Telling Lies: Clues to Deceit in the Marketplace, Politics, and Marriage

Telling Lies: Clues to Deceit in the Marketplace, Politics, and Marriage

Paperback

By (author) Paul Ekman

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  • Publisher: WW Norton & Co
  • Format: Paperback | 416 pages
  • Dimensions: 140mm x 208mm x 28mm | 340g
  • Publication date: 1 March 2009
  • Publication City/Country: New York
  • ISBN 10: 0393337456
  • ISBN 13: 9780393337457
  • Edition: 9004, Revised
  • Edition statement: Revised edition
  • Sales rank: 5,609

Product description

In this revised edition, Paul Ekman, a renowned expert in emotions research and nonverbal communication, adds a new chapter to present his latest research on his groundbreaking inquiry into lying and the methods for uncovering lies. Ekman has figured out the most important behavioral clues to deceit; he has developed a one-hour self-instructional program that trains people to observe and understand "micro expressions"; and he has done research that identifies the facial expressions that show whether someone is likely to become violent. ?Telling Lies?describes how lies vary in form and how they can differ from other types of misinformation that can reveal untruths. It discusses how a person's body language, voice, and facial expressions can give away a lie but still fool professional lie hunters even judges, police officers, drug enforcement agents, and Secret Service agents."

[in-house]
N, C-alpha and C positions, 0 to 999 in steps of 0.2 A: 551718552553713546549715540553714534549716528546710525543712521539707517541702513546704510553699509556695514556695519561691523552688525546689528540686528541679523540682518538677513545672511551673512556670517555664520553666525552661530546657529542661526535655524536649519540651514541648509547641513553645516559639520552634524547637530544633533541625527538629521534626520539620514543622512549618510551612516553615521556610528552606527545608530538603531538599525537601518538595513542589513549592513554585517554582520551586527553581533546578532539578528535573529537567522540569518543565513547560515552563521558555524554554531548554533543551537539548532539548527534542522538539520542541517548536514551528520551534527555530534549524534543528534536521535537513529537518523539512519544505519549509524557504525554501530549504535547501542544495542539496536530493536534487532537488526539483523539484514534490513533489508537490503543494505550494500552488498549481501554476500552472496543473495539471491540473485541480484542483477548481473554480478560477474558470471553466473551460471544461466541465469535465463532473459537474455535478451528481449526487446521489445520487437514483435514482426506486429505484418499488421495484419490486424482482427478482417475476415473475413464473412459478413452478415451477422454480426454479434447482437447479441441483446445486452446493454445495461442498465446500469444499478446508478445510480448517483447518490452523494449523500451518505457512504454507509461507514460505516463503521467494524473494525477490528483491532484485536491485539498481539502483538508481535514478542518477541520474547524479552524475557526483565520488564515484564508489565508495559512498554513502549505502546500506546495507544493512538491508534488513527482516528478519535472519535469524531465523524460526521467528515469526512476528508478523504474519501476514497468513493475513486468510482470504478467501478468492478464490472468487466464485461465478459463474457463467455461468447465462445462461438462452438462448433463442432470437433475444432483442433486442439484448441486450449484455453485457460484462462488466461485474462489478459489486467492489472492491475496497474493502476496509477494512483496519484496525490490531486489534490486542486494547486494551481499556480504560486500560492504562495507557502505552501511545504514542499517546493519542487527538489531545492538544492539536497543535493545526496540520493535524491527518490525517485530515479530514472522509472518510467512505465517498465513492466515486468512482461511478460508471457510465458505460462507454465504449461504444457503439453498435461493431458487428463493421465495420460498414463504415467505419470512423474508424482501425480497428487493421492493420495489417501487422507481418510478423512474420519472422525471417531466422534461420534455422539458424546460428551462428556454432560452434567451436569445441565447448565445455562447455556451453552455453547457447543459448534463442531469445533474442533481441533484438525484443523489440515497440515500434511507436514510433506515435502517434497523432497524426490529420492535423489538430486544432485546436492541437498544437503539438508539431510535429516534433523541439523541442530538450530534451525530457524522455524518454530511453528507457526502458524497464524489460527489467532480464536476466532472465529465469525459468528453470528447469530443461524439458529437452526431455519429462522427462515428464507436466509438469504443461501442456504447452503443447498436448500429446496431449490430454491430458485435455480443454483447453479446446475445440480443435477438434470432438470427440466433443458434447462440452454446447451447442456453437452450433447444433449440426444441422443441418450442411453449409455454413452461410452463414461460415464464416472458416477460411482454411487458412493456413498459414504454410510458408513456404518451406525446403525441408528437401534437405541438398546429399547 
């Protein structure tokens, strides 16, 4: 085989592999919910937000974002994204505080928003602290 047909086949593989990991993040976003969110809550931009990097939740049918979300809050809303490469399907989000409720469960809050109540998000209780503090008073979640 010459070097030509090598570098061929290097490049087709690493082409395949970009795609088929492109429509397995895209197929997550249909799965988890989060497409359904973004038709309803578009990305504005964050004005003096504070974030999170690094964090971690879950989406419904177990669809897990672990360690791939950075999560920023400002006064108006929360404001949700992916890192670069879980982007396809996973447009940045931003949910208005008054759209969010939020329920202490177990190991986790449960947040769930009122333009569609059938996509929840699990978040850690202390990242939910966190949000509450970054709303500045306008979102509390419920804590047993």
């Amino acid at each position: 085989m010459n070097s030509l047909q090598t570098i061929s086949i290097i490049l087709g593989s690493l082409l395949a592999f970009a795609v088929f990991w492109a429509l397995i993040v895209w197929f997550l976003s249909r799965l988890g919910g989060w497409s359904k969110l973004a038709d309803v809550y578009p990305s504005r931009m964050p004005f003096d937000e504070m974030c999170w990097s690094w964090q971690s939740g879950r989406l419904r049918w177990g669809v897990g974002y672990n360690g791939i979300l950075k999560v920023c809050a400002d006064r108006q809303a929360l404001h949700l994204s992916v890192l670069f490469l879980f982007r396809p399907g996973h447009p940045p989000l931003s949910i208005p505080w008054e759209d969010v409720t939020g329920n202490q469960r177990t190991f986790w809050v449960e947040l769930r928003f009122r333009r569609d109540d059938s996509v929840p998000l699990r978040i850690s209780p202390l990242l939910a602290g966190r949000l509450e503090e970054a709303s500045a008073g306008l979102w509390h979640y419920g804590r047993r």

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Review quote

[ Telling Lies is an] accurate, intelligent, informative, and thoughtful work that is accessible to the layman and scientist alike. --Carol Z. Malatesta

Back cover copy

From breaking the law to breaking a promise, how do people lie and how can they be caught?In this revised edition, Paul Ekman, a renowned expert in emotions research and nonverbal communication, adds a new chapter to present his latest research on his groundbreaking inquiry into lying and the methods for uncovering lies. Ekman has figured out the most important behavioral clues to deceit; he has developed a one-hour self-instructional program that trains people to observe and understand micro expressions; and he has done research that identifies the facial expressions that show whether someone is likely to become violent a self-instructional program to train recognition of these dangerous signals has also been developed.Telling Lies describes how lies vary in form and how they can differ from other types of misinformation that can reveal untruths. It discusses how a person s body language, voice, and facial expressions can give away a lie but still fool professional lie hunters even judges, police officers, drug enforcement agents, and Secret Service agents. [A] wealth of detailed, practical information about lying and lie detection and a penetrating analysis of ethical implications. Jerome D. Frank, The John Hopkins School of Medicine